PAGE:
Normally when you see the words ‘Not Safe For Work’ or ‘NSFW’ on the internet, it’s a warning not to look if you’re sat in an office, because what you’re about to see is either going to be pornographic or just graphic.
But don’t worry, there’s nothing of either in this review of Not Safe For Work, Channel 4’s latest drama.
Not Safe For Work is written by DC Moore, and is an inventive six-part workplace comedy drama (more about that term later). The series explores a generation who are struggling with the realities of 21st century work life and was described at the launch as “The Office on acid... ketamine and a bit of coke as well” and whilst that may sound a bit extreme, it is somewhat accurate.
The series boasts a great cast including Jo Hartley (The Mimic), Sacha Dhawan (In The Club) and of course the wonderful Zawe Ashton, who many will recognise as Vod from Fresh Meat.
The opening episode begins with Katherine, a civil servant who is reluctantly relocated from London to Northampton as part of public sector cuts. Katherine is played by Zawe Ashton, and when we first meet her, she's describing what she got up to that weekend - “Got divorced, then pissed... alone.”
Katherine comes across as someone who is very troubled by secrets in her past, and being relocated to Northampton may end up being the last straw for her. Not only has she had to move to Northampton, but she'll be working with Anthony, played by Tom Weston Jones, who is the man cited in her divorce papers. In the words of today, #Awkward.
Katherine is a rather complex young woman, and in the first episode we merely scratch the surface of what's hidden underneath.
We know she's passionate about her job but we know how deeply tragic her personal life is, she’s suffered a failed marriage, an encounter at work which comes back to haunt her and all doesn’t appear to be a very happy soul... and we're not entirely sure why yet. And it's for this reason that I can't wait to see Katherine's story unfold and Zawe as an actress, shine.
I’ve always been a fan of Zawe and her work, and what excites me the most is knowing that the best is yet to come from her, not just in the rest of Not Safe For Work, but the rest of her career.
If you look at the likes of Sheridan Smith and Olivia Colman, two of our leading television actresses they did a lot of television before they achieved the critical acclaim that they're receiving today, and deservedly so. Constantly working allows an actor to perfect their trade and learn from those around them, and without sounding cliched, the future is very bright for Zawe Ashton.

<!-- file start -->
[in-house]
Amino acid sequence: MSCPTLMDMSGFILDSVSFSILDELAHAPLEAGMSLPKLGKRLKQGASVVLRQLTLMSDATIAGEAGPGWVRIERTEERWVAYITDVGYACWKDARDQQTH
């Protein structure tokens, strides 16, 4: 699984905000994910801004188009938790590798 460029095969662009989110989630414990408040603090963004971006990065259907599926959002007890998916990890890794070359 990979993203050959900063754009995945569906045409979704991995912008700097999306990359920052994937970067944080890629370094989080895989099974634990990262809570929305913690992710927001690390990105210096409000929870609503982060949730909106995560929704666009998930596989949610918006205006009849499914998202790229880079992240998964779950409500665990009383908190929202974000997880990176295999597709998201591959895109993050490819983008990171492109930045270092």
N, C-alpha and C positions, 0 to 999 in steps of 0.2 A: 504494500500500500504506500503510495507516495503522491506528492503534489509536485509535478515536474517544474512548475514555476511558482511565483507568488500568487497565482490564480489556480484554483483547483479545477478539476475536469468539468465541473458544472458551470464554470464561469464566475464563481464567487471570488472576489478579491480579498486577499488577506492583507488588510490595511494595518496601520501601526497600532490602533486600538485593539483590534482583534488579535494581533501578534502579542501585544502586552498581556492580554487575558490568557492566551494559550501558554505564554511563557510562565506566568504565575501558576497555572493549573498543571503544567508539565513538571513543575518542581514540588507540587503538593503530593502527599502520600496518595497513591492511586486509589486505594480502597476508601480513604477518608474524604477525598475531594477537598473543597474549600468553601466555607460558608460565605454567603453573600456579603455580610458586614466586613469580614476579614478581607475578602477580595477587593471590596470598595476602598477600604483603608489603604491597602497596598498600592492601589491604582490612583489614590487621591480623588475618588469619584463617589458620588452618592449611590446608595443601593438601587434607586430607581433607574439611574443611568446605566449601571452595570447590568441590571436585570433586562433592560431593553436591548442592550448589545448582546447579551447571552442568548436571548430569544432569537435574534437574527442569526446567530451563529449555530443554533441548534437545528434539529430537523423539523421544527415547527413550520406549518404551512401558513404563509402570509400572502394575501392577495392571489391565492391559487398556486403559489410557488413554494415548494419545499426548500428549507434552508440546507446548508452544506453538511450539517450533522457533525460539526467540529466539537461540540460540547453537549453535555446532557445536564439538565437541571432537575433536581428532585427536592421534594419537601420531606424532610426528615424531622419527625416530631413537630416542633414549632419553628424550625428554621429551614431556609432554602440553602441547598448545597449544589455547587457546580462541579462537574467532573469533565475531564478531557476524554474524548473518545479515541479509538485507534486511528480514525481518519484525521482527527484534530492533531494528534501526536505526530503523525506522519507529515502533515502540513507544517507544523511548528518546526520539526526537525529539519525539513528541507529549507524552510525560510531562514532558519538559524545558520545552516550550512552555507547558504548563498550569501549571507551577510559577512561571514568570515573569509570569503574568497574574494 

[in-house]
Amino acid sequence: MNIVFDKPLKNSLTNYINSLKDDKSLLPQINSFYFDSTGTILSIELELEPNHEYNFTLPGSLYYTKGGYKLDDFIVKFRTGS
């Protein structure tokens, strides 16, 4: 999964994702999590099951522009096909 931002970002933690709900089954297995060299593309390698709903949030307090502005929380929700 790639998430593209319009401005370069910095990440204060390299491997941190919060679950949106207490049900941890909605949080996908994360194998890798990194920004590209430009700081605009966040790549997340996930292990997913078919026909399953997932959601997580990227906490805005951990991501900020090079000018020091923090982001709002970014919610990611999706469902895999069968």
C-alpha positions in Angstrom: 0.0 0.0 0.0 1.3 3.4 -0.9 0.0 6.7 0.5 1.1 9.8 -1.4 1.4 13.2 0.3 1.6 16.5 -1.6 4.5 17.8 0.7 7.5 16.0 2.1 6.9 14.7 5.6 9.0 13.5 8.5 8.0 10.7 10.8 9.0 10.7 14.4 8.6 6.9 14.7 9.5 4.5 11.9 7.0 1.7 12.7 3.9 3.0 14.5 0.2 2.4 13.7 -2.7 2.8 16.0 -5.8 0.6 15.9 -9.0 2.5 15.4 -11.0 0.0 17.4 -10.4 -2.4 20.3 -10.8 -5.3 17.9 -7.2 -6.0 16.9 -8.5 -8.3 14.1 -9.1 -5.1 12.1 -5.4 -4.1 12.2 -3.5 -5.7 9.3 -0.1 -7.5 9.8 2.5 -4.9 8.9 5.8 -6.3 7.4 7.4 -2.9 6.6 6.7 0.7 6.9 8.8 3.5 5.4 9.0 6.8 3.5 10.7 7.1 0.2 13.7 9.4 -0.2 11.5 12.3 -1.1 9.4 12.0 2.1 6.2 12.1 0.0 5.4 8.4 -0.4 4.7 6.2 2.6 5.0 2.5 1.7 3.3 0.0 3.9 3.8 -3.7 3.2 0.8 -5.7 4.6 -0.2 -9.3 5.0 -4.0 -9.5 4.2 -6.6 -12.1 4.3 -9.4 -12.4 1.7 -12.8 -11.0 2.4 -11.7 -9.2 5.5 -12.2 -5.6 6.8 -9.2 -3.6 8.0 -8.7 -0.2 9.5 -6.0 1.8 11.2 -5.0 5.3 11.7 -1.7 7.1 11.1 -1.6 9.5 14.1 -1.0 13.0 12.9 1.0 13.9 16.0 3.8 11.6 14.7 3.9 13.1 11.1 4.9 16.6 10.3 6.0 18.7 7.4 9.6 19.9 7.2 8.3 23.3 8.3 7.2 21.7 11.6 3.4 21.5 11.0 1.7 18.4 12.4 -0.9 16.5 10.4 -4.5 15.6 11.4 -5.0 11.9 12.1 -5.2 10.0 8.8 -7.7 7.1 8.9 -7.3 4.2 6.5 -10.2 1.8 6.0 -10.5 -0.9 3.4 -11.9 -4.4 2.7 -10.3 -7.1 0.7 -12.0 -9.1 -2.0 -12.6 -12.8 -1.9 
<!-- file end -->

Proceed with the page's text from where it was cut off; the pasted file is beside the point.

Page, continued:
We then meet Danny, played by the brilliant is Sacha Dhawan (In The Club, Utopia). First impressions? A drug-taking alcohol who gets so drunk he ends up urinating through the letterbox of where he works after falling to get into the building.
Somehow Danny has found himself managing the Immigration Pathway in the Northampton, the very office Katherine makes her way to in episode one. I say managing, but Danny never does any work. He’s either playing computer games, getting drunk or getting high... sometimes all at the same time.
His PA Angela, played by Jo Hartley, is a female version of Danny. Likes a drink, likes to take substances and likes to do very little (if any) work. The two of them on screen is fantastic, the chemistry between each of their characters is so car crash that you can’t help but watch. Will either of them clean themselves up as the series goes on? Who knows... but I wouldn’t place a bet on it.
I really enjoyed Not Safe For Work and can’t wait to see how the story develops. The characters are great, the story is intriguing and I can't wait to find out more, but the term 'comedy drama' is not one I'd use to describe Not Safe For Work.
If I'm honest, comedy drama is always a genre I've struggled with, it's overused and often not used properly. There are very few occasions where something works both as a comedy and a drama. Cold Feet and more recently Stella are two examples of comedy drama being a perfect label.
Nowadays the comedy drama label is one that's used for programmes that aren't quite good enough to be called a drama or funny enough to be a comedy, and often the result is a fluffy piece of television that can't really be taken seriously in either genre.
I'm pretty confident that if Not Safe For Work was labelled a drama it will perform better than as a comedy drama. The main reason being that people will tune in expecting laughs, and if I'm honest, they won't get them.
There's black comedy throughout but that doesn't make it a comedy, however the well-constructed storylines and characters do merit it being labelled a drama. You only have to look at Babylon on Channel 4, to see how the wrong labelling can affect a programme. I had several people say to me that they enjoyed it, but it wasn't funny, they didn't laugh. But had it been labelled a drama they would have enjoyed it better. The TV adverts called it a comedy drama which sets up the wrong tone and can often damage a series.
People in TV need to be confident in labelling a drama a drama and a comedy a comedy. It seems simple, but unless it fits into the mould perfectly, like Cold Feet and Stella it can do the programme a disservice.